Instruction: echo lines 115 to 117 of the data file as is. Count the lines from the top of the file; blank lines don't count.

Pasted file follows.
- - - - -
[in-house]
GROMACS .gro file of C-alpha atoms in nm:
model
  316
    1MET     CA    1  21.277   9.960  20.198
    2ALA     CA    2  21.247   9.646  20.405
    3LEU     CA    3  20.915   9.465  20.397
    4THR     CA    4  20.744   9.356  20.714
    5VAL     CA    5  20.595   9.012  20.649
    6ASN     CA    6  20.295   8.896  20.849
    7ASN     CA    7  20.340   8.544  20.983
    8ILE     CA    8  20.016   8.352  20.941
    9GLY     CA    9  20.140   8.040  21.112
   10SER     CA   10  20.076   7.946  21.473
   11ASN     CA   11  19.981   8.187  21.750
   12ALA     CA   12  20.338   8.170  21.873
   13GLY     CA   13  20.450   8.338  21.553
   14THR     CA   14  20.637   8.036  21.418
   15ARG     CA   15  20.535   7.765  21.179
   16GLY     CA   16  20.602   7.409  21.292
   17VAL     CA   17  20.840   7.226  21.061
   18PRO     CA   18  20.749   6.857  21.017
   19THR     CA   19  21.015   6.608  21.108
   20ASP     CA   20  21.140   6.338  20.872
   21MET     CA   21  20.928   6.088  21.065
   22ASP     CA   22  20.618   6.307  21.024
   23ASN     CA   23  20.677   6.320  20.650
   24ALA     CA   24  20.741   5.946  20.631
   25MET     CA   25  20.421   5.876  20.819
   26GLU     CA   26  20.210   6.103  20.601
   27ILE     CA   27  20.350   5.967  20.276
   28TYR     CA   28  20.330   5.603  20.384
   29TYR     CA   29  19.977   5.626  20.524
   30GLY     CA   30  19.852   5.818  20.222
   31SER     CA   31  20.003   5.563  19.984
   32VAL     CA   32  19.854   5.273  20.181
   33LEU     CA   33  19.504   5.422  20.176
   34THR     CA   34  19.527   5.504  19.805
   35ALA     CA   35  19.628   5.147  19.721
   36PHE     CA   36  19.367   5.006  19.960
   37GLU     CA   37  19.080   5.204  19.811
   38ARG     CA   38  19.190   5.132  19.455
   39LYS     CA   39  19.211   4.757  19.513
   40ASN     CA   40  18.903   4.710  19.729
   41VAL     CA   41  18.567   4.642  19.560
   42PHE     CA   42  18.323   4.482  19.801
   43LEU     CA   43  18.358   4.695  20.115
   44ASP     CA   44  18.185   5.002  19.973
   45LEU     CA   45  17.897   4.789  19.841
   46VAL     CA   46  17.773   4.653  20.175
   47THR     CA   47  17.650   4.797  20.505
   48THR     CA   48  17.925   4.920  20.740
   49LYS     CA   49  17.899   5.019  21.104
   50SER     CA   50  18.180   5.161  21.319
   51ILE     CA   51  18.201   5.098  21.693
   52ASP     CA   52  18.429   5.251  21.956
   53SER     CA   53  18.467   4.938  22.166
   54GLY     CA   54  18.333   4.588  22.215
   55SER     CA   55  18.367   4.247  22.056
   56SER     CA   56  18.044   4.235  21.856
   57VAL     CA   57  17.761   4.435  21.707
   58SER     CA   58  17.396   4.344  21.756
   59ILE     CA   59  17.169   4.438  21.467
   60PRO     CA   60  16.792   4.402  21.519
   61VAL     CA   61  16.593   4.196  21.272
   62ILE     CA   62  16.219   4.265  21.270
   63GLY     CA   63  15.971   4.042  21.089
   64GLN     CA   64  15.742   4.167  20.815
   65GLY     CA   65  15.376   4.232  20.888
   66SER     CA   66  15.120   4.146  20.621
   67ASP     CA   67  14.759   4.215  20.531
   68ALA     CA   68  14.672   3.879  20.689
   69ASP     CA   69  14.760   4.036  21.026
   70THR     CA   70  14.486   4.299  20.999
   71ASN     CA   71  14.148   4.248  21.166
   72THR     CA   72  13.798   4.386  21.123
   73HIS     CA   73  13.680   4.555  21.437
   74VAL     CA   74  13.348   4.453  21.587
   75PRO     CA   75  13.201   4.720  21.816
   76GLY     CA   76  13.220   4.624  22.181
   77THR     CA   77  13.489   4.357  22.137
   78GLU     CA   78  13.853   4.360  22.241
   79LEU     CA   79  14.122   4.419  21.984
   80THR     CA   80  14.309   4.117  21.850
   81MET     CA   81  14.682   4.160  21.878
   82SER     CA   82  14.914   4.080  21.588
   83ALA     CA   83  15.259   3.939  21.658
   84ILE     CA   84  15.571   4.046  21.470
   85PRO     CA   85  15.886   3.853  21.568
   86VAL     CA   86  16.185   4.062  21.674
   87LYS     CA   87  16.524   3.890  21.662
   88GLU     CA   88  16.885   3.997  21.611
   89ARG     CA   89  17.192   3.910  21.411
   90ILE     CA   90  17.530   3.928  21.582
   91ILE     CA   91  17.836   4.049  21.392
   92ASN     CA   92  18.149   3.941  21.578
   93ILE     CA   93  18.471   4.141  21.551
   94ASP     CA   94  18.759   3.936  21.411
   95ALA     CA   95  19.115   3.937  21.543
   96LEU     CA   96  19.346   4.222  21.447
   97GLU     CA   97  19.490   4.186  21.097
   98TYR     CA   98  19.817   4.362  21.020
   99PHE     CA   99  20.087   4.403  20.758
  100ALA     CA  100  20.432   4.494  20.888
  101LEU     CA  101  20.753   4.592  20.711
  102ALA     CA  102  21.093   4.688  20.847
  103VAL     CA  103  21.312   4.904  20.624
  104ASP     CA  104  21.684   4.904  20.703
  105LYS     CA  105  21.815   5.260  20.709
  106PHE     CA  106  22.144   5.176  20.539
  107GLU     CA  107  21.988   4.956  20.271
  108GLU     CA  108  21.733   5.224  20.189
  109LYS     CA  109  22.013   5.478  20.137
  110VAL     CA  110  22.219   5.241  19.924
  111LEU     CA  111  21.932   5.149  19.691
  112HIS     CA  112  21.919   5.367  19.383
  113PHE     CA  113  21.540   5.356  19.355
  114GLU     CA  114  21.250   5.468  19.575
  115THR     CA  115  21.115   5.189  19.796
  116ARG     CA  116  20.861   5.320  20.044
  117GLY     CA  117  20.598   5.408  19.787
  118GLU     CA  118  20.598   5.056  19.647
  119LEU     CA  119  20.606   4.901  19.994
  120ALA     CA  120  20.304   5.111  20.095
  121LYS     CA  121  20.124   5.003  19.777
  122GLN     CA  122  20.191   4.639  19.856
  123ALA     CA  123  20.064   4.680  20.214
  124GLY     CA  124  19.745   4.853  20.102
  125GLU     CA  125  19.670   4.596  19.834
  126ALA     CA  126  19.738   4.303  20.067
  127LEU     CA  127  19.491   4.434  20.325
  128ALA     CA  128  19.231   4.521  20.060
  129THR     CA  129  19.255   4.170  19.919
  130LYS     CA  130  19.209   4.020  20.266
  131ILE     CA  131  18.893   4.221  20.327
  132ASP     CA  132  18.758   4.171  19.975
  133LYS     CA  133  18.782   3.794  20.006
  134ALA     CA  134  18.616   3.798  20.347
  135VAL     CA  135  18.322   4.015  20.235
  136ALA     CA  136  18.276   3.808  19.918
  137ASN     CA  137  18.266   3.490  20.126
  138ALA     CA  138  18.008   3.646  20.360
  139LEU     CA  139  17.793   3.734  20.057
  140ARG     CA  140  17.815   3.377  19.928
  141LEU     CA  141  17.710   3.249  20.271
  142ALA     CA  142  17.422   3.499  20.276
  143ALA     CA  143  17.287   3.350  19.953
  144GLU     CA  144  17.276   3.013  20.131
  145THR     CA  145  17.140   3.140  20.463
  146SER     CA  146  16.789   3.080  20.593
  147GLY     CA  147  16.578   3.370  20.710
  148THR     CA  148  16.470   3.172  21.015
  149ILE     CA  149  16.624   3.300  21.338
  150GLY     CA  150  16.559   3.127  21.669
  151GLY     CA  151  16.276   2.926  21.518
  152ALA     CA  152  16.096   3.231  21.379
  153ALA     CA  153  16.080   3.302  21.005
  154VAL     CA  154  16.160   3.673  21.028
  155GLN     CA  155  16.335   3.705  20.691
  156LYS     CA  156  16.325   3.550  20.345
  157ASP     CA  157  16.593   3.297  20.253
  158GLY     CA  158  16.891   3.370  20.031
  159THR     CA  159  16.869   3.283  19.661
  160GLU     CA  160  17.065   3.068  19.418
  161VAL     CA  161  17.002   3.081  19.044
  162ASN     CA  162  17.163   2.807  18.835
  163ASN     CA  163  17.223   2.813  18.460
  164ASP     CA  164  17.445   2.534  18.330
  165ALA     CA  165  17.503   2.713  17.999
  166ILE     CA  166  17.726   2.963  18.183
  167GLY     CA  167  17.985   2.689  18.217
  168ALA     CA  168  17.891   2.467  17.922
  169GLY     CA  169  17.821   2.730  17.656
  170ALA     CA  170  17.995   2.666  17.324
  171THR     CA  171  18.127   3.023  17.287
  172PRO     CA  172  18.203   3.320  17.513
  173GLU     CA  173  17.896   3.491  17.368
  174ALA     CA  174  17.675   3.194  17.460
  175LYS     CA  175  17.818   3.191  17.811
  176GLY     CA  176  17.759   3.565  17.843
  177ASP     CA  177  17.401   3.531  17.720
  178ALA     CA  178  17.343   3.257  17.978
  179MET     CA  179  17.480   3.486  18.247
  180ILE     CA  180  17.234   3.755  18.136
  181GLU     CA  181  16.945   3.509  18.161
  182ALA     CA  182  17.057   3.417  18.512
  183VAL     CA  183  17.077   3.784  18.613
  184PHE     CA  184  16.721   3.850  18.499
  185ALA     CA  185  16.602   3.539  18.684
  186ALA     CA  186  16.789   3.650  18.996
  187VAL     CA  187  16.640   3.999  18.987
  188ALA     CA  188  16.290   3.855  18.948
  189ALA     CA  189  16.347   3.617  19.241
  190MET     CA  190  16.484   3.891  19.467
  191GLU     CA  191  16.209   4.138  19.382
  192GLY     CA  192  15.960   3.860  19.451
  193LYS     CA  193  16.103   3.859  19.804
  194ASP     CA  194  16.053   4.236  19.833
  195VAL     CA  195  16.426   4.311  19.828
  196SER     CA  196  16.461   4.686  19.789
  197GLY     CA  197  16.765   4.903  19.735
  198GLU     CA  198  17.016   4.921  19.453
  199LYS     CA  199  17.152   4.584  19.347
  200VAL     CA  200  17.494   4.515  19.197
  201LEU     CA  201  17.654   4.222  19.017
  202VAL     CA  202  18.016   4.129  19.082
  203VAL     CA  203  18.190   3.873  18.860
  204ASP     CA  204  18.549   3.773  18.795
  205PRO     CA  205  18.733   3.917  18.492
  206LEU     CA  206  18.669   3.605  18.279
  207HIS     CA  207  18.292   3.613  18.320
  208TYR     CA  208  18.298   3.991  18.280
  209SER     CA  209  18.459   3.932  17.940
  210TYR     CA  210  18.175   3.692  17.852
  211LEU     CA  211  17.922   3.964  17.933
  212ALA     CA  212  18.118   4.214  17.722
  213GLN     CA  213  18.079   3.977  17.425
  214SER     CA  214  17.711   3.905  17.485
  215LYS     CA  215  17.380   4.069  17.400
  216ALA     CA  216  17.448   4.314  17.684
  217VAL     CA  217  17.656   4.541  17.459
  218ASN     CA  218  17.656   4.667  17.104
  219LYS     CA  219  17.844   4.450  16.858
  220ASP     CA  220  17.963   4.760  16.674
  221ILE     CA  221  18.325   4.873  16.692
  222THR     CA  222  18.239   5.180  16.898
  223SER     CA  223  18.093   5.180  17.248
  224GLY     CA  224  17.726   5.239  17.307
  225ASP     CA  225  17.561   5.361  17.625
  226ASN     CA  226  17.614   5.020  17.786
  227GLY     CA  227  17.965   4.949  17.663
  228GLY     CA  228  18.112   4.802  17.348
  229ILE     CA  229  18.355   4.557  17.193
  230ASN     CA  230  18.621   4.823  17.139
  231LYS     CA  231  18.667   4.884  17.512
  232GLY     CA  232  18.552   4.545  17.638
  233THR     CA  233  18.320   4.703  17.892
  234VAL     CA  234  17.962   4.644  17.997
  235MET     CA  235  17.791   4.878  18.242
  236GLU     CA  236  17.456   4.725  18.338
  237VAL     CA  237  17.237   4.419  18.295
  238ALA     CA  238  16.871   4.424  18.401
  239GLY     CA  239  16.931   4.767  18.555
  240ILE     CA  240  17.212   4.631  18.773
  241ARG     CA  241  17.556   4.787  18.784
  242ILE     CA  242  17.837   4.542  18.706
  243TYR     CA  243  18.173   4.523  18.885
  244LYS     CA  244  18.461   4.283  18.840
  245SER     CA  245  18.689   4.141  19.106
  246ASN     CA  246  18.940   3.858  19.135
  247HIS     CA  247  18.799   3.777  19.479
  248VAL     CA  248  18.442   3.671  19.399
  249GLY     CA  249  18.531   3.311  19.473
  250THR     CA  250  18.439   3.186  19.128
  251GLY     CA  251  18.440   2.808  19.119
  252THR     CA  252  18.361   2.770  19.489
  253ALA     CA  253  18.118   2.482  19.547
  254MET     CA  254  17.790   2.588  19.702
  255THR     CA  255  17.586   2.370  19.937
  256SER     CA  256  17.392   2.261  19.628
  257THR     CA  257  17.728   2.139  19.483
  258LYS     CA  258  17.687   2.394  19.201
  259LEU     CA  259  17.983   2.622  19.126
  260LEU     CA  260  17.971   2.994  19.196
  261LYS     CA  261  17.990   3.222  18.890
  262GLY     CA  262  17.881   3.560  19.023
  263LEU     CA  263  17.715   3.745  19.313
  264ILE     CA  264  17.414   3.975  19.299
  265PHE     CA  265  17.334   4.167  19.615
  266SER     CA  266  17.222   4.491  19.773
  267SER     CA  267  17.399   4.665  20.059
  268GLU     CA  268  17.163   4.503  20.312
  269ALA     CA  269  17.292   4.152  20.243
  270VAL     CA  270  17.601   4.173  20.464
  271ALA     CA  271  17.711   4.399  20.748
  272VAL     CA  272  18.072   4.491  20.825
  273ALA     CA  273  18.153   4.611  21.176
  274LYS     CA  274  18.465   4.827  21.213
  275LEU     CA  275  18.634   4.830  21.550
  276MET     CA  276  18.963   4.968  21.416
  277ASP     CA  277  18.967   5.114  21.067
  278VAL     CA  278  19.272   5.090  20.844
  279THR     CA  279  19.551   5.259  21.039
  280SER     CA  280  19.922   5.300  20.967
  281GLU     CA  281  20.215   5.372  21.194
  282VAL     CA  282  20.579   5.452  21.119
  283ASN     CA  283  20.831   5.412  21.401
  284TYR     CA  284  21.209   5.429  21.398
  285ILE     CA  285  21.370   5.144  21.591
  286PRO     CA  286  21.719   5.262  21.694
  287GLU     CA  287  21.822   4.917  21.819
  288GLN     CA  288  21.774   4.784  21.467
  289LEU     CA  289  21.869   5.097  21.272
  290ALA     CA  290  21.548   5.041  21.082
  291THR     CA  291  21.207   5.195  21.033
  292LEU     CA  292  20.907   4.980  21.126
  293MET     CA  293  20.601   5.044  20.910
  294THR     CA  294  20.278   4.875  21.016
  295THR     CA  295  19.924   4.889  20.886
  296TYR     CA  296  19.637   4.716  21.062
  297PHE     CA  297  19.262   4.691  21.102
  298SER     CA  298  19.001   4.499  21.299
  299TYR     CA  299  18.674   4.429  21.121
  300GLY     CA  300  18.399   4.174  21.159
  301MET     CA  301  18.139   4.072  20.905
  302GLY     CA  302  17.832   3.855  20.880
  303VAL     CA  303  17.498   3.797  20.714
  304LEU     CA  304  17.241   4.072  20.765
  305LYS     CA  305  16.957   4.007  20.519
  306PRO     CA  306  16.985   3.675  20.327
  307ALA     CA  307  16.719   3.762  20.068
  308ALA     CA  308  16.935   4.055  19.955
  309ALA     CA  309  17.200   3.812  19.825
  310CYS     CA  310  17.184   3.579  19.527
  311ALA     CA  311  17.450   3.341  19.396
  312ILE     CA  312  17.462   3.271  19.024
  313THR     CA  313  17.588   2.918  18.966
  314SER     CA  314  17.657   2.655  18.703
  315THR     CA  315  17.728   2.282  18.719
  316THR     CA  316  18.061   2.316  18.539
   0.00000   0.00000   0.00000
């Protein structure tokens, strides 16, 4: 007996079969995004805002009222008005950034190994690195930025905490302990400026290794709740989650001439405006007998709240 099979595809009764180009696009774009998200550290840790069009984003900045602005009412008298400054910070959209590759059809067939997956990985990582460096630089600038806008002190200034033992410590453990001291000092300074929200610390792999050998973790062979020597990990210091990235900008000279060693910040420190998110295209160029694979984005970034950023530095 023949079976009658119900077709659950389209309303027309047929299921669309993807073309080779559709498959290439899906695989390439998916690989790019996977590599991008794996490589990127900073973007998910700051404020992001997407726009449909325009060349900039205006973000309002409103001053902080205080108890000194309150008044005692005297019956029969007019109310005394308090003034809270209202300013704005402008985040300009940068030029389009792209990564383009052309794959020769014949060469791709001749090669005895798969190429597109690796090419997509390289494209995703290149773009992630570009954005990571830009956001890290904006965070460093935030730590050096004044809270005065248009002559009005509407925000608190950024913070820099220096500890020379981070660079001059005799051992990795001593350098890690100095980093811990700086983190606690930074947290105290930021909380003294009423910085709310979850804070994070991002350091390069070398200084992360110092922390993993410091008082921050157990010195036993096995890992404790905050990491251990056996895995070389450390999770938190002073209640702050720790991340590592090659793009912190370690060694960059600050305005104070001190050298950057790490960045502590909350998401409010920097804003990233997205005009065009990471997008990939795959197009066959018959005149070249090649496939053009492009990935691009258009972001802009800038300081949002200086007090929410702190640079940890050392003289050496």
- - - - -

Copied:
  111LEU     CA  111  21.932   5.149  19.691
  112HIS     CA  112  21.919   5.367  19.383
  113PHE     CA  113  21.540   5.356  19.355